Breakfast at Tiffany’s.

Hello everyone and welcome to the first book review/discussion in my Book of the Month series. As you’ll know if you follow me on Instagram @katelovesliterature, July’s book of the month is Truman Capote’s Breakfast at Tiffany’s. So let’s dive right in.

I would imagine that when most people think of Breakfast at Tiffany’s, they think of the movie and they think of the stunning Audrey Hepburn because she made the little black dress and the character of Holly Golightly iconic in the beautiful 1961 movie directed by Blake Edwards. I will talk about the movie at some point in time on a Movie Monday however today is all about the novella which is notably very different to the movie.

Let’s talk about Capote’s writing style. If you have read In Cold Blood, if you haven’t it is well worth the read, but if you have then you will note that Capote’s writing style shifts in Breakfast at Tiffany’s. I think it is fair to suggest that Capote could be described as a gothic writer however his worldly city girl Holly Golightly showcased his range. Capote is a blunt writer and something that I really took note of when I was rereading this novella was just how blunt and downright offensive Capote’s language is in this novella. There are many passages that the reader may find very uncomfortable because of the outdated, and offensive language that Capote uses however I do believe it ties into Holly’s very blunt and jarring character. Holly is described as ‘top banana in the shock department’ and I do think that the very jarring language used was a deliberate choice made by Capote but it doesn’t change the fact that some parts were very uncomfortable to read and now that I am older I was more aware of the offensive language in this novella that I perhaps didn’t fully understand when I was younger.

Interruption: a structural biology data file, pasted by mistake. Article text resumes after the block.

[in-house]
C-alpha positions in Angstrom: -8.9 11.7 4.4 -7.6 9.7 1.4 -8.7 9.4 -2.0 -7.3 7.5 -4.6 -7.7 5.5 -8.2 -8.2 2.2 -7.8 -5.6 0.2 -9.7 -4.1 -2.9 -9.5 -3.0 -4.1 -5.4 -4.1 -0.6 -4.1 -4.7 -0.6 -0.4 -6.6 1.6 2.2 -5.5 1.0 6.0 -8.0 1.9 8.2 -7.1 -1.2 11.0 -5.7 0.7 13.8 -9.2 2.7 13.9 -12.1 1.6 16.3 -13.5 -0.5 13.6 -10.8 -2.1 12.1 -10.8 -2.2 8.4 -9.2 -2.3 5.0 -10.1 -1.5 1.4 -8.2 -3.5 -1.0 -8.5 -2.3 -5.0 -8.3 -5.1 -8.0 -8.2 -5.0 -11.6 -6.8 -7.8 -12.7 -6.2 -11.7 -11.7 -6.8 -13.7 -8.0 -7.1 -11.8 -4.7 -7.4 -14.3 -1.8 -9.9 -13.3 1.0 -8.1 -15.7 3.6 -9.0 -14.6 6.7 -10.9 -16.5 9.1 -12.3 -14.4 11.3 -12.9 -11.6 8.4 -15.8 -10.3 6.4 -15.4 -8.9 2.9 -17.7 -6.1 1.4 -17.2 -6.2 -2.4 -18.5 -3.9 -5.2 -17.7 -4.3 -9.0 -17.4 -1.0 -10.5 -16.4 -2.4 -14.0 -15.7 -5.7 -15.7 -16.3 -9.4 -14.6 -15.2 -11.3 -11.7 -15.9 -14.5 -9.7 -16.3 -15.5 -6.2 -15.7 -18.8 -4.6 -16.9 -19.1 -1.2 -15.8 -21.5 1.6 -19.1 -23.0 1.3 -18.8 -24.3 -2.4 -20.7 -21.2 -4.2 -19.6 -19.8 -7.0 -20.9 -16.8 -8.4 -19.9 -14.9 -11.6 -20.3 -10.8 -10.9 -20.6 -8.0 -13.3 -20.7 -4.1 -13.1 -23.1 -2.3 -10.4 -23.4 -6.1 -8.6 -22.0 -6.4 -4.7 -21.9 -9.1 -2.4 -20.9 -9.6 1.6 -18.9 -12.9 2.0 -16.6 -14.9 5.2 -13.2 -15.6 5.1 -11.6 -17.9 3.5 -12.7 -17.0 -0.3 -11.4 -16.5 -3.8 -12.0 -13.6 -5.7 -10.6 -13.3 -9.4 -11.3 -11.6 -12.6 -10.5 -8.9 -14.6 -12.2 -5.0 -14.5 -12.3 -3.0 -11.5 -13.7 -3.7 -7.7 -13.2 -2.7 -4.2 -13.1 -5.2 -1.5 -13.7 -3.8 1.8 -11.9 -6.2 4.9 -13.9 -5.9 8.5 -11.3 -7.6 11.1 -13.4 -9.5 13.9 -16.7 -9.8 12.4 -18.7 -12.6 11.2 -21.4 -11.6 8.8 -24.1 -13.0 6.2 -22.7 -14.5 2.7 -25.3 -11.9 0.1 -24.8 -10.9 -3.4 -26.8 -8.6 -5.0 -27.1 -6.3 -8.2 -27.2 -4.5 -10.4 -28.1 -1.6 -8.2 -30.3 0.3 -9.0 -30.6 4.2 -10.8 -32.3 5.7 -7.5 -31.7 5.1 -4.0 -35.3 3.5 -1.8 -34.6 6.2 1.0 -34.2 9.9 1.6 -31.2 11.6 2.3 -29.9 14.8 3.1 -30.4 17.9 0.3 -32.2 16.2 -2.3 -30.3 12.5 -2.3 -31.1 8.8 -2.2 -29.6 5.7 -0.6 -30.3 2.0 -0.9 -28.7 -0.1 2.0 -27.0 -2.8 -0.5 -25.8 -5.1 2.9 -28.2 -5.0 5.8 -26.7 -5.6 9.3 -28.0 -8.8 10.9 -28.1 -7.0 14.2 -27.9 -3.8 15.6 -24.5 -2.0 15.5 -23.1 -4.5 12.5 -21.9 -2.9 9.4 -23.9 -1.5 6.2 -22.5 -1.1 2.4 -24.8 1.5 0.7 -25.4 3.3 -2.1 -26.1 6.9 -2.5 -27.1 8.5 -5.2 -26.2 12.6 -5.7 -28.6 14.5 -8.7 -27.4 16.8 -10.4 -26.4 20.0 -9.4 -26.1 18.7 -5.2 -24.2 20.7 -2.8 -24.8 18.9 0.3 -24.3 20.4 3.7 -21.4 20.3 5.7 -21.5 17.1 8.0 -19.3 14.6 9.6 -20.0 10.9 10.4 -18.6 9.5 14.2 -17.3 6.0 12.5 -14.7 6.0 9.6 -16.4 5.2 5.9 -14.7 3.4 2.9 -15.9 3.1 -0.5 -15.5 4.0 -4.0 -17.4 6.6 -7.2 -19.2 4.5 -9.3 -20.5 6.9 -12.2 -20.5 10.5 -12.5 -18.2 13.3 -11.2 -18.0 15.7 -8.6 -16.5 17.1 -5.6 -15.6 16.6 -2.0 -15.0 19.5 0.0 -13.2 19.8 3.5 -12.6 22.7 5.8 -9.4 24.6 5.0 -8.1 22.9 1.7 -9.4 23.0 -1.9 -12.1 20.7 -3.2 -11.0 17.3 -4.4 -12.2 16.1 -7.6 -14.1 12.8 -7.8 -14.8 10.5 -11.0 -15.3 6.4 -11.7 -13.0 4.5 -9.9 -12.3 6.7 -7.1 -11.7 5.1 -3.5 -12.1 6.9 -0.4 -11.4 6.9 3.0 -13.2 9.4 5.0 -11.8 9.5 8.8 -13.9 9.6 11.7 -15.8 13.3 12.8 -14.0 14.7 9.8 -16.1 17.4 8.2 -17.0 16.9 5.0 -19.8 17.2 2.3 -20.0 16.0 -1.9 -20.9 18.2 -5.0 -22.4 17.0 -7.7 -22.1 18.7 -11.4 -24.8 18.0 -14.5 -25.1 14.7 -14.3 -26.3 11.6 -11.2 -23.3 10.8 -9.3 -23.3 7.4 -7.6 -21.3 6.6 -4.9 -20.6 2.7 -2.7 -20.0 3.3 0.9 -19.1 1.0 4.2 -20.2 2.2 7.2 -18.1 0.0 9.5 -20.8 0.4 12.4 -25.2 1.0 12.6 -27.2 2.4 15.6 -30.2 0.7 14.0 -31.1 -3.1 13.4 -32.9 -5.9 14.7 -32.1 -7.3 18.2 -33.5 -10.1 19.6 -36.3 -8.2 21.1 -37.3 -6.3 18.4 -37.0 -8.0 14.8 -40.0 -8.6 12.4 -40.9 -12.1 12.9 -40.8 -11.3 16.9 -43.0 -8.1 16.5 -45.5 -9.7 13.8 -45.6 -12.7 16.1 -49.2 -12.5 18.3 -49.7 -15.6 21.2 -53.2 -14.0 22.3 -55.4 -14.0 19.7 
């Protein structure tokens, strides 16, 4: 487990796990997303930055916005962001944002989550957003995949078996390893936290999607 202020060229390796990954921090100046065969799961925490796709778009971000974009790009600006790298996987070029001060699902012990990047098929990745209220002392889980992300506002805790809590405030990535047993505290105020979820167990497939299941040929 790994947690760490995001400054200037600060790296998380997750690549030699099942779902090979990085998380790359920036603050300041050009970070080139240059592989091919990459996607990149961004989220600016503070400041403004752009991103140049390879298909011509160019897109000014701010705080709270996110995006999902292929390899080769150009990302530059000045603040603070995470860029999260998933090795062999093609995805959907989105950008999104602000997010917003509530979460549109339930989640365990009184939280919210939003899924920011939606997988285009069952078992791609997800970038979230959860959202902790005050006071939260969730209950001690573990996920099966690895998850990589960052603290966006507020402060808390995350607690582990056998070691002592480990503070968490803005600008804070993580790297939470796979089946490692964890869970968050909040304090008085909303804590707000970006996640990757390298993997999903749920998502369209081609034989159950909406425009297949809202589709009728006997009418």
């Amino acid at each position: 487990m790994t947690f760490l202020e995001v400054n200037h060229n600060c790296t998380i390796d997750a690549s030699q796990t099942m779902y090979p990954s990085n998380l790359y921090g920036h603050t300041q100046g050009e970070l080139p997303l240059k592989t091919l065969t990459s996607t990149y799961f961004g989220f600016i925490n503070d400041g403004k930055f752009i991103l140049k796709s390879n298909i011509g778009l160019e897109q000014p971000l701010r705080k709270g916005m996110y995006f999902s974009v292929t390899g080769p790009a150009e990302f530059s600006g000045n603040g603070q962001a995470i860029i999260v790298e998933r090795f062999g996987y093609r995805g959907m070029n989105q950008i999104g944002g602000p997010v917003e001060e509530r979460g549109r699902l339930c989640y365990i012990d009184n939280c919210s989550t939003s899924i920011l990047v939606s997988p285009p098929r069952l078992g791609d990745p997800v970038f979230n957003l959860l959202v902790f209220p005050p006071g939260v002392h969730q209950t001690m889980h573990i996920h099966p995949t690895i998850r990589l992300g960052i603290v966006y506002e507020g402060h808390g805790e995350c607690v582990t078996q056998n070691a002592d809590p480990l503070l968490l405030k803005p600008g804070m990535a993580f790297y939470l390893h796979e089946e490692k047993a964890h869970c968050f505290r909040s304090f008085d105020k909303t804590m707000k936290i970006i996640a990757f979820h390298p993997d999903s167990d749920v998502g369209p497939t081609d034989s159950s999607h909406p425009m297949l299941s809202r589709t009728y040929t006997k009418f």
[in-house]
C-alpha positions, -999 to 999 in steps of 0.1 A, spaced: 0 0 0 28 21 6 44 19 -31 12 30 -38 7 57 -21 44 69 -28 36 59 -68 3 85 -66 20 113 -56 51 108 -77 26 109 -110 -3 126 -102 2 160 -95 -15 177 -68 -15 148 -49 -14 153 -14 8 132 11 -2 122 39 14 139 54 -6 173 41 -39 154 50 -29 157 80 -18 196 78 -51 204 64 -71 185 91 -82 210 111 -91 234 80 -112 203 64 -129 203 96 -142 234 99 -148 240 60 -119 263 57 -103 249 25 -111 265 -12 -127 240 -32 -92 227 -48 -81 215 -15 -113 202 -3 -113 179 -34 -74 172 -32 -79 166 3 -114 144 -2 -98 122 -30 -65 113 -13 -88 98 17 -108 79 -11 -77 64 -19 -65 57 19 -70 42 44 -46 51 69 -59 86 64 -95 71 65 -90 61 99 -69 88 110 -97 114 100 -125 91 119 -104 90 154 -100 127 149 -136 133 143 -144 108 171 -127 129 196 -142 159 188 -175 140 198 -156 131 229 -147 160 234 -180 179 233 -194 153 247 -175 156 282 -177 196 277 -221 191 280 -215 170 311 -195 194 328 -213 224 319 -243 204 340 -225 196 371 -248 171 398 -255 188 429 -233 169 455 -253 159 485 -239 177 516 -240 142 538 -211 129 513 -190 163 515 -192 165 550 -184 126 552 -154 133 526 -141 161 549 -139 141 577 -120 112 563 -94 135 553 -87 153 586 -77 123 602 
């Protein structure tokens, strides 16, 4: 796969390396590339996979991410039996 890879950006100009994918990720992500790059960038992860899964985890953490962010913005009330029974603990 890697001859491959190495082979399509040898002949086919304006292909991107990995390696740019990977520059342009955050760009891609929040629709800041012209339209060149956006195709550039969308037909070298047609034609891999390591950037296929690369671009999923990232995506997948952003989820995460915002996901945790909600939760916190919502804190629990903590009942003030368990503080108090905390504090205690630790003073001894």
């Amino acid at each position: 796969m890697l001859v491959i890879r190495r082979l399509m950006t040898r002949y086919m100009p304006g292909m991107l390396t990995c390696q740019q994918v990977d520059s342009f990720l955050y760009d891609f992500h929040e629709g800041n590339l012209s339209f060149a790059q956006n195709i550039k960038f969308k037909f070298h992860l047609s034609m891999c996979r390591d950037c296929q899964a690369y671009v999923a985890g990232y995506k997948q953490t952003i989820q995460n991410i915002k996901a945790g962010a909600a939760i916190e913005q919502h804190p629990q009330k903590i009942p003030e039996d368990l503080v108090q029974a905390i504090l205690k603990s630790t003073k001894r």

Capote is not only blunt, but he is excellent at employing storytelling techniques such as symbolism, imagery and allegory and there are many physical things in this novella that represent Holly’s feelings and fears, the main three things being her cat, her sunglasses, and the antique birdcage.

Holly Golightly is a walking riddle. She is an enigma. She is a free spirit who goes with the flow and at times she seems impossible to understand however she has a very charming and magnetic energy about her. You should want nothing to do with her because her riddle-like personality is at times very frustrating and trying to understand her will drive you mad but at the same time when she is gone, you feel as though something is missing. Her energy is so captivating that when she is gone, you wonder what she is doing, when will she be back, you hope to see her again because confusing as she is there is just something about her that keeps bringing people back. I think that Holly Golightly is perhaps one of the best fictional characters there is because there is no one quite like her. She is imperfect, she is very flawed, she is complex and yet she is sincere and that sincerity grounds her and makes her earnest. The description ‘she’s a phoney but she’s a real phoney’ sums her up quite well.